In Brittany, where I spend a lot of my writing time, the speciality is krampouez, or galettes de blé noir, which is buckwheat crêpes. I love these, and they are so easy to make.
Buckwheat is not a grain but the seed of a plant in the sorrel/rhubarb family, so it’s gluten-free too.
It’s very satisfying to gather one’s own fresh organic vegetables and cook them just minutes later. It’s equally satisfying to forage for wild food.
I’ve done a lot of foraging over my adult life (long before it became trendy!), from the hedgerow foods and the dye-plants I’d gather, baby daughter slung on my chest, on the North Devon coasts and in the woods in my early incarnation as spinner, dyer, knitwear designer and knitter, to the autumn-turning-winter we spent in a campervan on the coast in Les Landes, southwest France, where we lived on chestnuts, berries and mushrooms, with shellfish for the non-vegetarians (my ex-, now late, husband and my toddler daughter).
Because it’s foraging season, in this recipe I used fat hen (chenopodium album; photo above) and wild sheep’s sorrel in the filling in mine. The fat hen was self-seeded in my squash and courgette bed (it likes disturbed ground and is common on eg waste areas), and I’ve deliberately left it to grow as the pigeons have taken all our chard, and this is a good chard or spinach substitute. (I think it’s ‘lambs’ quarters’ in America.) Fat hen is highly nutritious, and is also a dye plant. You can use spear-leaved orache as well; this is atriplex rather than chenopodium, but is the same family. (Worth buying a really good photographic guide for identification; I use Roger Phillips Wild Flowers of Britain book.) Obviously you can use spinach or chard instead.
An equally good substitute would be rock or marsh samphire; also plentiful this time of year in certain places, usually near the coast.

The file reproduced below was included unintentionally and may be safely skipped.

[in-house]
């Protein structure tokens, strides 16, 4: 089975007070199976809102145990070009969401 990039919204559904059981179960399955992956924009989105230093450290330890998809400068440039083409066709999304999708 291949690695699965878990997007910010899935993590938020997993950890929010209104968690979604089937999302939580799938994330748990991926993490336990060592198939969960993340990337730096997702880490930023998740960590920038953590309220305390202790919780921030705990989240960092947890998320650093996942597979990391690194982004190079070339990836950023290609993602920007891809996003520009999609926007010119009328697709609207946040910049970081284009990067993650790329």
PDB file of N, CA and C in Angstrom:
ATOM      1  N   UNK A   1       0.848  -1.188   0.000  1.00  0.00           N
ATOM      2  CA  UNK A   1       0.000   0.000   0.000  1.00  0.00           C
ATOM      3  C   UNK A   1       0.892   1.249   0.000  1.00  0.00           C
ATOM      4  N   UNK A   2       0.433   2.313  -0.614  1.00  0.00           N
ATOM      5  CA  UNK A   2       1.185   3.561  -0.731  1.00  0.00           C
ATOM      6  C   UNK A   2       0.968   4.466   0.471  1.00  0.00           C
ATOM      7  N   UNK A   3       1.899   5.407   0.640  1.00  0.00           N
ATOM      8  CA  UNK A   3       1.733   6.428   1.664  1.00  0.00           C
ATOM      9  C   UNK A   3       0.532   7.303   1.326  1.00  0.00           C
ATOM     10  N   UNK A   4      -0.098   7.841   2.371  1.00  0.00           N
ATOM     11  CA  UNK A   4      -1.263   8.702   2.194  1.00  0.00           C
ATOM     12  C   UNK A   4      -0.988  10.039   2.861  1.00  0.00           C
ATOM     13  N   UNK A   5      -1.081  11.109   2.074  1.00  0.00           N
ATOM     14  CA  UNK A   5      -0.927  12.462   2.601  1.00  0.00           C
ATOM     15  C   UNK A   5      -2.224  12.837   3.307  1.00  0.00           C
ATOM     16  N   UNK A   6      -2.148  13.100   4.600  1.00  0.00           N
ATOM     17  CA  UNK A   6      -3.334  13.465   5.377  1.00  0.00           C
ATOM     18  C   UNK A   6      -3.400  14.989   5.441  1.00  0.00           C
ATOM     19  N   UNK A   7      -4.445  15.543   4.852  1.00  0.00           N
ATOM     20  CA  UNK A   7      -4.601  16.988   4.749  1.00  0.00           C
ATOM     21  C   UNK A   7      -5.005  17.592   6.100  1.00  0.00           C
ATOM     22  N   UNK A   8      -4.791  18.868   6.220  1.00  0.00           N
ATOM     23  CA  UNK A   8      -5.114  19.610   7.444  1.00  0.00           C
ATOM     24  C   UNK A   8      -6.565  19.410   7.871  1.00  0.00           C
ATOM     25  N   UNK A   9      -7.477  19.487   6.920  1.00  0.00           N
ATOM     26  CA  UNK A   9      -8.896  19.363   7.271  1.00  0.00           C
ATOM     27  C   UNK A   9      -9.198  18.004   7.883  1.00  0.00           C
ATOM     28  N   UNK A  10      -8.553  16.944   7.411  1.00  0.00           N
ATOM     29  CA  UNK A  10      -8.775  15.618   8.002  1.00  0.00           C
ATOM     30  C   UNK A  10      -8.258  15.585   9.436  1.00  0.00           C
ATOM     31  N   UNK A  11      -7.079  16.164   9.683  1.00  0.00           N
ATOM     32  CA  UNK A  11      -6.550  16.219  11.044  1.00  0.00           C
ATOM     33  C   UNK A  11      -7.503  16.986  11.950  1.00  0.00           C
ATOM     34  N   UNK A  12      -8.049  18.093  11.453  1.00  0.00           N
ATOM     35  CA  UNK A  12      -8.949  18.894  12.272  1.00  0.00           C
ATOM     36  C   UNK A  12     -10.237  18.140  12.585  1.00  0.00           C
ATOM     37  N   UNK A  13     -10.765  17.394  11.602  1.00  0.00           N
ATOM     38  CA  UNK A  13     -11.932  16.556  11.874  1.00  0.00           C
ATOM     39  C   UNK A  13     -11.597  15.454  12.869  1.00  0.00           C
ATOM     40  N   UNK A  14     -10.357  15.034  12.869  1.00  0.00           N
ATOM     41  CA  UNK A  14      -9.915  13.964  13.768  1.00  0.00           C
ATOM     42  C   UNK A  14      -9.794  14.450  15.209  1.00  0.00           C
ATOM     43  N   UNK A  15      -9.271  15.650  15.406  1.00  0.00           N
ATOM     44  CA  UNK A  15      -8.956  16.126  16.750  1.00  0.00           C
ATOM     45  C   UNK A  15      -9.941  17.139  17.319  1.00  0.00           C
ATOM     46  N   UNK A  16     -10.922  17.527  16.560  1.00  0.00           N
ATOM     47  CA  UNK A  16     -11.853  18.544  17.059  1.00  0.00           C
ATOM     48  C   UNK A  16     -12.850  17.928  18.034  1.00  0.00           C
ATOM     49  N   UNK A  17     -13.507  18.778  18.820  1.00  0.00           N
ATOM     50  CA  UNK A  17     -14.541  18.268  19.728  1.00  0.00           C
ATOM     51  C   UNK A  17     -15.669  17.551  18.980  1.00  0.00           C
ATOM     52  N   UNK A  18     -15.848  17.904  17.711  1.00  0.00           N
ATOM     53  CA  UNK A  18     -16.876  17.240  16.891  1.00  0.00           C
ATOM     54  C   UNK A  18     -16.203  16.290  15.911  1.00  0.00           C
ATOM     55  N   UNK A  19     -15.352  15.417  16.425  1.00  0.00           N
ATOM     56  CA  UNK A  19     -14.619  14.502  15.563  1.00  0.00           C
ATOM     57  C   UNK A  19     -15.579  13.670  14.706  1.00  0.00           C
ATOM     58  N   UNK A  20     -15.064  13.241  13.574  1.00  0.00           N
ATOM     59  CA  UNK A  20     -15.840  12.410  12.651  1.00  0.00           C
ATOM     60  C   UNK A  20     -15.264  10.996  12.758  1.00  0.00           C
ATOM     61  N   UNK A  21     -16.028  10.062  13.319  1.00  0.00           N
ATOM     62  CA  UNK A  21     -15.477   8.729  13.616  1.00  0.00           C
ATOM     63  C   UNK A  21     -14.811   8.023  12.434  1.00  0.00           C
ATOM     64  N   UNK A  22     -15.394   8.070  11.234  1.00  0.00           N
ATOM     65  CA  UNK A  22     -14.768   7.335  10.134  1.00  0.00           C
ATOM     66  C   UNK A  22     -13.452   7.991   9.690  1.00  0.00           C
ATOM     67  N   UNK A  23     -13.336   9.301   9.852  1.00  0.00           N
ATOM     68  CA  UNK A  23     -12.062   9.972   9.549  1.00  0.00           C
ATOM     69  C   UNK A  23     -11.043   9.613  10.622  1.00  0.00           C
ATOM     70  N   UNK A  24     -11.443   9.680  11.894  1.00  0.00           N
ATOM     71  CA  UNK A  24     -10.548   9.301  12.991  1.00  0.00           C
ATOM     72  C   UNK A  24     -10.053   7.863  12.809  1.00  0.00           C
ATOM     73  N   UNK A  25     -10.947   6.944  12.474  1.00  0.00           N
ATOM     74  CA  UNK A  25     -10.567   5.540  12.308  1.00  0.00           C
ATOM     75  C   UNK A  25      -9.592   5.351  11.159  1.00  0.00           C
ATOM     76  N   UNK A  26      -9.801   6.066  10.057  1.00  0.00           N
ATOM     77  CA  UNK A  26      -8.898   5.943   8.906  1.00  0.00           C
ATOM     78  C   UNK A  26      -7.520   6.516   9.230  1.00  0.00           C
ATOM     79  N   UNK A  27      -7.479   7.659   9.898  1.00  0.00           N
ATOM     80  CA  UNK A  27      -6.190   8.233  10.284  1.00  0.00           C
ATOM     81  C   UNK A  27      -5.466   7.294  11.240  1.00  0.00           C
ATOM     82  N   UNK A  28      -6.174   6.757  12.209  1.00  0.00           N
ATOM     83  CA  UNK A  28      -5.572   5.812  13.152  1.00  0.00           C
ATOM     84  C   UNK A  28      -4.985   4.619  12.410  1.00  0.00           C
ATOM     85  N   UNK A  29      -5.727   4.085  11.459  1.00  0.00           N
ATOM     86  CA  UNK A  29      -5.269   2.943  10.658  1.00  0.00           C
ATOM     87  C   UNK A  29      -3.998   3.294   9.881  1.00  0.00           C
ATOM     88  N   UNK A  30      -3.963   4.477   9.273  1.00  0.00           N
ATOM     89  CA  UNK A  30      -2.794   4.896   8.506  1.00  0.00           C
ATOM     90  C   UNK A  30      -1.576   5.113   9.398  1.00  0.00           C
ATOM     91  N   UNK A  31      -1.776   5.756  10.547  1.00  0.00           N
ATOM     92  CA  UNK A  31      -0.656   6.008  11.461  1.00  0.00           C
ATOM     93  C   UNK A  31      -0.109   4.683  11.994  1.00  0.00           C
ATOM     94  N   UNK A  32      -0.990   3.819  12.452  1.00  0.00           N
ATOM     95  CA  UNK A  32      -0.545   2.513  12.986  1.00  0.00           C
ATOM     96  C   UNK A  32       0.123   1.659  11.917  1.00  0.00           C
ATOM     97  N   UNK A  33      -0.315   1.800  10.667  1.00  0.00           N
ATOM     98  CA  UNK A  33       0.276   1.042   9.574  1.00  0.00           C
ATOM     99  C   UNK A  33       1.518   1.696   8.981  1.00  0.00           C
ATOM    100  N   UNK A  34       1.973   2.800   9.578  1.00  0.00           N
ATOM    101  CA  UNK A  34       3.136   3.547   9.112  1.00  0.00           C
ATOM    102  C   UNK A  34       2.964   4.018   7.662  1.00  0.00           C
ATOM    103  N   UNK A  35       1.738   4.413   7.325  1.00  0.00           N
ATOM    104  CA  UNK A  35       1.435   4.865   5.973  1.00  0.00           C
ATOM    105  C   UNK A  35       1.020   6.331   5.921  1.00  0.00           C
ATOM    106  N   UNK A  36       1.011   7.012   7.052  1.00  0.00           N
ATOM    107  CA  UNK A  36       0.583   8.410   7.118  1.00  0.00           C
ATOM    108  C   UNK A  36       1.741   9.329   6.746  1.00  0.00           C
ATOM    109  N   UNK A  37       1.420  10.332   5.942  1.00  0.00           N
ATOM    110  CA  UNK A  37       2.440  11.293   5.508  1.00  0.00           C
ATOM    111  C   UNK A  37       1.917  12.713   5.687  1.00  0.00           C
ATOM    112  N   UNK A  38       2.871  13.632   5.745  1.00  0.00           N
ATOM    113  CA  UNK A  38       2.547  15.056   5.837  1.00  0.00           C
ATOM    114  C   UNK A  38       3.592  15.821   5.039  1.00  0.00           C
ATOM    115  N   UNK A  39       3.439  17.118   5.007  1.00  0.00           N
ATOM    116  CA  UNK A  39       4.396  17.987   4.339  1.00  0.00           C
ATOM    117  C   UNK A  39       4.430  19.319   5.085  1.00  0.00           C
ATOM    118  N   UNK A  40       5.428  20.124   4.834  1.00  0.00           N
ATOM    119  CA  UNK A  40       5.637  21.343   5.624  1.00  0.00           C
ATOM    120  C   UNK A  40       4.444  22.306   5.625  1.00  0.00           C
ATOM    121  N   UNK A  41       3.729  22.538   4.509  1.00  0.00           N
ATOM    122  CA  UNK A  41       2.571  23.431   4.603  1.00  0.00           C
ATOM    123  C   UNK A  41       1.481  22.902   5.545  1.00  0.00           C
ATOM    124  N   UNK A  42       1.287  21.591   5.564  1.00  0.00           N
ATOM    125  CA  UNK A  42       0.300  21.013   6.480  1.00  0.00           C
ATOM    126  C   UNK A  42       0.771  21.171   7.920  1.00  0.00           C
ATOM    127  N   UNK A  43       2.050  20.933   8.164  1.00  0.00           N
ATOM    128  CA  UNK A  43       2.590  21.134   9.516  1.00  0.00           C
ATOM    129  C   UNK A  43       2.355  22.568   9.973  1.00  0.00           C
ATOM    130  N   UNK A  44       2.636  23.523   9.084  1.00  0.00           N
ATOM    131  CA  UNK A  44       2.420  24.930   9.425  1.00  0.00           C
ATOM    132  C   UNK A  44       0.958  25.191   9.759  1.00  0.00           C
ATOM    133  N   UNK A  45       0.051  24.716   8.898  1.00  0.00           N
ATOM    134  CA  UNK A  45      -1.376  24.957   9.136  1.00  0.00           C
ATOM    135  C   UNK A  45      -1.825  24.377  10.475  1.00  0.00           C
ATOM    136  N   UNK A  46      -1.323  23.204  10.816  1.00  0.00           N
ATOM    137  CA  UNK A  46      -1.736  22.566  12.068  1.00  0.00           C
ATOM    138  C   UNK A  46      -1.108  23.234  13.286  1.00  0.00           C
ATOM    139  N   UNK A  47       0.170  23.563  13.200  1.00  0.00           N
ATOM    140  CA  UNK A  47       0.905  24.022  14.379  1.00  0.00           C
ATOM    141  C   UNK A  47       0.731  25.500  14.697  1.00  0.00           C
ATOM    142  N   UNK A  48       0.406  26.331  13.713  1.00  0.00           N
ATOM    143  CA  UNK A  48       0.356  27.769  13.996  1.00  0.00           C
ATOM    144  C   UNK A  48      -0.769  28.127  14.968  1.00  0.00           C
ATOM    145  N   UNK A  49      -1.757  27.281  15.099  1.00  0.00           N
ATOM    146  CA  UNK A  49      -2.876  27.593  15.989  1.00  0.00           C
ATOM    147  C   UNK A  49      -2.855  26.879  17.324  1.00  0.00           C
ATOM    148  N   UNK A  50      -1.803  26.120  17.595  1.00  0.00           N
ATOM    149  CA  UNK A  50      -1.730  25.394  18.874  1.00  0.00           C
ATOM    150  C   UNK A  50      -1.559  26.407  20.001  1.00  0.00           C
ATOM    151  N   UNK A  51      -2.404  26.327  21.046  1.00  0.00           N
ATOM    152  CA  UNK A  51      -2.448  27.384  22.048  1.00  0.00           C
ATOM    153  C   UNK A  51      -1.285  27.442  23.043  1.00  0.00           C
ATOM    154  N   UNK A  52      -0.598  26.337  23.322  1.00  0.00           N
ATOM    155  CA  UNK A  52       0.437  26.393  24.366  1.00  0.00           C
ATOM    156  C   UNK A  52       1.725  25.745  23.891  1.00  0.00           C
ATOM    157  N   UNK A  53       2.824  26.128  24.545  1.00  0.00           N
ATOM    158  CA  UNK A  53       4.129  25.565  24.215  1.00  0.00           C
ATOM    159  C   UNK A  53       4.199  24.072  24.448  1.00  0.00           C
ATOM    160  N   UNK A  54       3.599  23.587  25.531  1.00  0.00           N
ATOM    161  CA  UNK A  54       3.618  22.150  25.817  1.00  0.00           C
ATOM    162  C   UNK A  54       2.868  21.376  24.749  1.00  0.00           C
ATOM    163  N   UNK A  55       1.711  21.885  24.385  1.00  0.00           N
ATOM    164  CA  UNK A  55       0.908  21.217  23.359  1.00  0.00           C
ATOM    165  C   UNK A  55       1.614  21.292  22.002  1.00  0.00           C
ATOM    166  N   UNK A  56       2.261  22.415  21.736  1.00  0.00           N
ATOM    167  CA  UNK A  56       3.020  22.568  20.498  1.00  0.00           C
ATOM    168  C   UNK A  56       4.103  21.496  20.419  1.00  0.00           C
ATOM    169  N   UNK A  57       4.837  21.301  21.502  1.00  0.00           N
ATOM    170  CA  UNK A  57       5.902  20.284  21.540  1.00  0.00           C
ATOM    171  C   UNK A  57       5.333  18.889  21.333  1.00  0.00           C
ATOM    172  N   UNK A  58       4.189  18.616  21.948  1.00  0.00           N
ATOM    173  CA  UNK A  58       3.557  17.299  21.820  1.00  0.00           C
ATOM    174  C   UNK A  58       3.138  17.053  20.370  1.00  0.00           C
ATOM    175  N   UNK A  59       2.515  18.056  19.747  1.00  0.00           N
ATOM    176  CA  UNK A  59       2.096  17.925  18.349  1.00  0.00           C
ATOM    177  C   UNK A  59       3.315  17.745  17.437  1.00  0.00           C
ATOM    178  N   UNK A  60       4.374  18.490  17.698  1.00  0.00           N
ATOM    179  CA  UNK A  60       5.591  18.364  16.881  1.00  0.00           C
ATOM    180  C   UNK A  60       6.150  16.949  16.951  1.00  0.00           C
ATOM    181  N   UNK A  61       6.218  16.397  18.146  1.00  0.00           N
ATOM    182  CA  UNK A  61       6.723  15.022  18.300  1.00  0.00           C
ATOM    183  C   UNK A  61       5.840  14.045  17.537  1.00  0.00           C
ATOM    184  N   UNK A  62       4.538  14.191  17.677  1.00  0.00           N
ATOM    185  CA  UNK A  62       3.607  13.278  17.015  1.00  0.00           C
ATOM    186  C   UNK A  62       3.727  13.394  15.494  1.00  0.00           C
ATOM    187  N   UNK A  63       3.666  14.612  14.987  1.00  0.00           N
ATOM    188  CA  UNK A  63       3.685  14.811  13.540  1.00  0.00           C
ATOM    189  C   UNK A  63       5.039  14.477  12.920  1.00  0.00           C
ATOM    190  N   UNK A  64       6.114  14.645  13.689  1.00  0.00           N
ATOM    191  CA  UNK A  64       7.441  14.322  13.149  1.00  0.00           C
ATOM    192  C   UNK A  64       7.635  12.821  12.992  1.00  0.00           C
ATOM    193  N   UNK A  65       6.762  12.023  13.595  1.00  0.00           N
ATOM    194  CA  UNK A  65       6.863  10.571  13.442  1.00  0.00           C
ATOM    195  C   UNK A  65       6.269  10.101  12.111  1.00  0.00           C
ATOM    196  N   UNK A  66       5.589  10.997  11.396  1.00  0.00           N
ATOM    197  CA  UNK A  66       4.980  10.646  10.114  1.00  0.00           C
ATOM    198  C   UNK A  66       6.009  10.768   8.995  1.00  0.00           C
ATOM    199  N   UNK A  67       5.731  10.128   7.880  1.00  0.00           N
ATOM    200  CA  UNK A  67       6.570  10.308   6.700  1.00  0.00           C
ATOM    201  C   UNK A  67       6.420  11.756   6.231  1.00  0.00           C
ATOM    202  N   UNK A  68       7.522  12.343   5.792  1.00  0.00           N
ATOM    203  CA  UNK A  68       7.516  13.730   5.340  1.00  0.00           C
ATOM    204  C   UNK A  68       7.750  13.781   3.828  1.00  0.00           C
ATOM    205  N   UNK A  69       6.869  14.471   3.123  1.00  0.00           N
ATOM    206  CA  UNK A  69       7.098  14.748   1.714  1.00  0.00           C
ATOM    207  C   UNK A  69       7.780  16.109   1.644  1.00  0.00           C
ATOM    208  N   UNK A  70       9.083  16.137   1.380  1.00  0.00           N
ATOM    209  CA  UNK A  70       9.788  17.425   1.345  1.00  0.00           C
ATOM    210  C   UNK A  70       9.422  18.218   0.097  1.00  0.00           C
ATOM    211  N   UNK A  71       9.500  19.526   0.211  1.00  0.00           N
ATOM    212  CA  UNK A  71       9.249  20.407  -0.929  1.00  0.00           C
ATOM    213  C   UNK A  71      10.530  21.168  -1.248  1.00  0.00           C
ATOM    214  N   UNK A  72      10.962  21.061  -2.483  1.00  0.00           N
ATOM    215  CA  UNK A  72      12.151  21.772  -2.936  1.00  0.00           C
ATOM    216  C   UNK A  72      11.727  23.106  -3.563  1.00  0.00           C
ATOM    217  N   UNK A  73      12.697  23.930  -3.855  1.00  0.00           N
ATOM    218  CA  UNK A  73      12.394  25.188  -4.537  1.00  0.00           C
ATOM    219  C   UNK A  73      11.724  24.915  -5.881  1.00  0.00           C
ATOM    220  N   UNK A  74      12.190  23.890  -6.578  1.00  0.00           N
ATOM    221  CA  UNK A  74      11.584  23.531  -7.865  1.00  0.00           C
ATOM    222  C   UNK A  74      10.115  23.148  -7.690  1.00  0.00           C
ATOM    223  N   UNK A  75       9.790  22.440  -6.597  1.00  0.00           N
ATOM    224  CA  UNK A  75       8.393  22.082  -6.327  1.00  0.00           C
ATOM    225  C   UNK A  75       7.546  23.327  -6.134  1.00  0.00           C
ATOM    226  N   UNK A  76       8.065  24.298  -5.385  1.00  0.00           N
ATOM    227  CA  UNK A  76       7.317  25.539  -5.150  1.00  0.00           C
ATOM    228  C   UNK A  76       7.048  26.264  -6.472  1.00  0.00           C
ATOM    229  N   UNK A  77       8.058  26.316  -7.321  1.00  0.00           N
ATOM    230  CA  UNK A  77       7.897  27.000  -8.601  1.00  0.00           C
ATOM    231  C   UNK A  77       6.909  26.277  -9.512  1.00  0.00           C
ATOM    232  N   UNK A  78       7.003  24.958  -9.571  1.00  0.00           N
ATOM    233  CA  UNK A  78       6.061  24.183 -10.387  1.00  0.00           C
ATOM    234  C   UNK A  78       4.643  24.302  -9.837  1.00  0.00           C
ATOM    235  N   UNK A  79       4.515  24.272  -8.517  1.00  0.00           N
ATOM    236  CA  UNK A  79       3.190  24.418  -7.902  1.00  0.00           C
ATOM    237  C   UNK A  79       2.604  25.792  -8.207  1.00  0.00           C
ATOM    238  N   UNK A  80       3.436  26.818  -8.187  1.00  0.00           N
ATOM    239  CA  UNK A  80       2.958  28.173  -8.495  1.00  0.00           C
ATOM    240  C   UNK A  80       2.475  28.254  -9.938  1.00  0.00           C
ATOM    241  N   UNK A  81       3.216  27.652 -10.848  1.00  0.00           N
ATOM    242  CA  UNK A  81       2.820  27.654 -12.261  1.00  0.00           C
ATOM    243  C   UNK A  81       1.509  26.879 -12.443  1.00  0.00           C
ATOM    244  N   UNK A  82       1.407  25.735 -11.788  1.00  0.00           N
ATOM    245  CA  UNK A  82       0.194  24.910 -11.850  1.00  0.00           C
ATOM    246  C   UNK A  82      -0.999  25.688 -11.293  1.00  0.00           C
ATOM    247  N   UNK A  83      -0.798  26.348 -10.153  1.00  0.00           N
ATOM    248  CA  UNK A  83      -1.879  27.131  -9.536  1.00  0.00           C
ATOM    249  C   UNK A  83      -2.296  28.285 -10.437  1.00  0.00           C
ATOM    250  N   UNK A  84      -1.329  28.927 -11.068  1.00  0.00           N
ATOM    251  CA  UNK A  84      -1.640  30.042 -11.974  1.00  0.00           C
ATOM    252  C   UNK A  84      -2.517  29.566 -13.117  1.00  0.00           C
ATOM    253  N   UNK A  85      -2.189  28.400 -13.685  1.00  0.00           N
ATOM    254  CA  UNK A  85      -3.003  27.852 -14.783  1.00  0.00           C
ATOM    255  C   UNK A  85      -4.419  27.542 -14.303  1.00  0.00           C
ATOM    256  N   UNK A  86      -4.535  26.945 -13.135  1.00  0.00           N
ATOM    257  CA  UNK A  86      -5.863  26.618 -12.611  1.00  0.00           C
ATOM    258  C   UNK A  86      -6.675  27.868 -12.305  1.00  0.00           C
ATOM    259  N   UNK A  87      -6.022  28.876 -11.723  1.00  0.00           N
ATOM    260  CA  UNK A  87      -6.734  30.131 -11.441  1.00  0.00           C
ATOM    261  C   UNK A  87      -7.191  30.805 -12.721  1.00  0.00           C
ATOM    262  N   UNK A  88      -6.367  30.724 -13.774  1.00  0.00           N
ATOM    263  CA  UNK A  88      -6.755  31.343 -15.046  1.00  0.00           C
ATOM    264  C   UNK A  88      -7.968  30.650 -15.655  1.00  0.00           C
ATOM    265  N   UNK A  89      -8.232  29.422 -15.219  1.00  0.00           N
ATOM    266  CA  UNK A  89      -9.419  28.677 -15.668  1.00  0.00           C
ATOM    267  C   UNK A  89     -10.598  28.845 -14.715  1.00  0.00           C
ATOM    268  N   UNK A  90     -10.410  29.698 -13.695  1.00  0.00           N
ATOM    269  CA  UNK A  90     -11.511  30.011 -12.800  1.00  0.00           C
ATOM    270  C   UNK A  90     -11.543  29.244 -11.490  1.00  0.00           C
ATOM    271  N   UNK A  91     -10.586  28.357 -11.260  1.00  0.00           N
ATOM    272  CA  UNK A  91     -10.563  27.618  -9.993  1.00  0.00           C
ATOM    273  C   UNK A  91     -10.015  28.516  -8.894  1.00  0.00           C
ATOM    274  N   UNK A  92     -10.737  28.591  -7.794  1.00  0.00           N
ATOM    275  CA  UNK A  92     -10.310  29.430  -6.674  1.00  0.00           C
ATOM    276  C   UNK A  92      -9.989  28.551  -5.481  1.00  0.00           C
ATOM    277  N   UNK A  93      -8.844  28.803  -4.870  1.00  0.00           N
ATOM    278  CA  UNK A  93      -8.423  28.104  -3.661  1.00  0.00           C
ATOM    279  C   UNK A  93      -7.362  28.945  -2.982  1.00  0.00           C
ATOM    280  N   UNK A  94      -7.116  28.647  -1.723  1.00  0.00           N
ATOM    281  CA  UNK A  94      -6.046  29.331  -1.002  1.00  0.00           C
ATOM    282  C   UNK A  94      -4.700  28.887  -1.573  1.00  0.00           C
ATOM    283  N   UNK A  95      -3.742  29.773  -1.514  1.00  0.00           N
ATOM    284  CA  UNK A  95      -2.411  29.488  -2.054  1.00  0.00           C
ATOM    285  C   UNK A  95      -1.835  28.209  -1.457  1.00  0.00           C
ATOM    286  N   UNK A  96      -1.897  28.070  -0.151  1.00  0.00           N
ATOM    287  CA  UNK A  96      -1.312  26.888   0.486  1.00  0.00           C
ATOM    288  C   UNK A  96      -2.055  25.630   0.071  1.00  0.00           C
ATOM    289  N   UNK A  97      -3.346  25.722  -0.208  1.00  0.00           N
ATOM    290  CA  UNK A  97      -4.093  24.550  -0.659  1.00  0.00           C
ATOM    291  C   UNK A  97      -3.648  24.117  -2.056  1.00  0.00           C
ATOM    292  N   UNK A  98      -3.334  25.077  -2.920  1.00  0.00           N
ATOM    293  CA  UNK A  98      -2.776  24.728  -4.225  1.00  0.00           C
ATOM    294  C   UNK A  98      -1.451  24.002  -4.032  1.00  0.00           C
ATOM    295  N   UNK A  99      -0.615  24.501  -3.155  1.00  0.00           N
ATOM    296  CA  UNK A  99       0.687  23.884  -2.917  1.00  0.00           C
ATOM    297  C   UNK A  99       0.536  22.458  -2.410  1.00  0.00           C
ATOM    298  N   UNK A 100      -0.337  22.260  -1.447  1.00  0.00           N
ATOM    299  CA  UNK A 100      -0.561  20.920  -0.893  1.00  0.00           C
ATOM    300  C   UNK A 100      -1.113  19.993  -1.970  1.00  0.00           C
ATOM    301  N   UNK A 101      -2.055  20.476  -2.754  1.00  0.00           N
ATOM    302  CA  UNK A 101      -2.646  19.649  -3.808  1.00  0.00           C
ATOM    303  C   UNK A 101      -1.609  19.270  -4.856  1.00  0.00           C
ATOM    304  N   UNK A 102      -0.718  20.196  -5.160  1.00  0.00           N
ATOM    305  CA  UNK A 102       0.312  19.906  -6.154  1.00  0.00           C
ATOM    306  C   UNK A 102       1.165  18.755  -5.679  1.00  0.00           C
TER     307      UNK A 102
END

If you include a few leaves of foraged sheep’s sorrel, do be sure not to mistake one of the wild arums, like cuckoo pint (‘lords and ladies’) for sorrel – get a good ID.
Since they’ve gone nuts, I have to include courgettes from our abundance of them (and oh! those beautiful yellow flowers that the bees love! – See below.)
But vary the filling as you like – it’s good with creamy mushrooms, ratatouille, mashed avocado with seasalt, tabasco and finely-chopped nuts and yeast flakes, or garlic-sautéed courgettes with onions – and any number of other fillings.
For the galettes for two people (two small ones each):
4 heaped tablespoons buckwheat flour
8-12 tablespoons water, added gradually and beaten well
half-teaspoon+ of any, or combinations of, tagine spices, turmeric, cumin seed, mustard seed
For the filling:
A big handful of spinach or chard, washed, destalked, torn up – OR fat hen/orache/samphire, plus sorrel
2 courgettes, sliced
bunch parsley, finely chopped
3 or 4 leaves mint, finely chopped
clove garlic, finely chopped
salt and pepper
a little olive oil
juice of half a lemon
(Coyo coconut yogurt if you want to use it)
First make your pancake mix. I make mine fairly thick as they’re less likely to stick, and I use a small cast iron frying pan (about 8 inches bottom diameter in old money).
Sauté the courgettes in a dash of oil on a low heat until soft. Throw in spinach, chard, or fat hen, garlic, and herbs. Lid the pan and let it all wilt gently. Add the other ingredients, turn heat right down.
The secret to a successful pancake is a) proportions (roughly twice as much water as flour, or a little more than that), and b) the pan. Smear a heavy-bottomed pan with a very little oil and heat till smoking. Test it with a drop of the mix. If it sizzles, it’s ready. Pour a ladleful of the mix in, and immediately tilt the pan so it covers the bottom. After about a minute, turn the heat down slightly. Let it cook (but don’t burn it) for two or three minutes, until a knife slipped under the pancake will easily lift it. Then flip, and cook for another minute or two,
Hope you like it as much as I do. Let me know!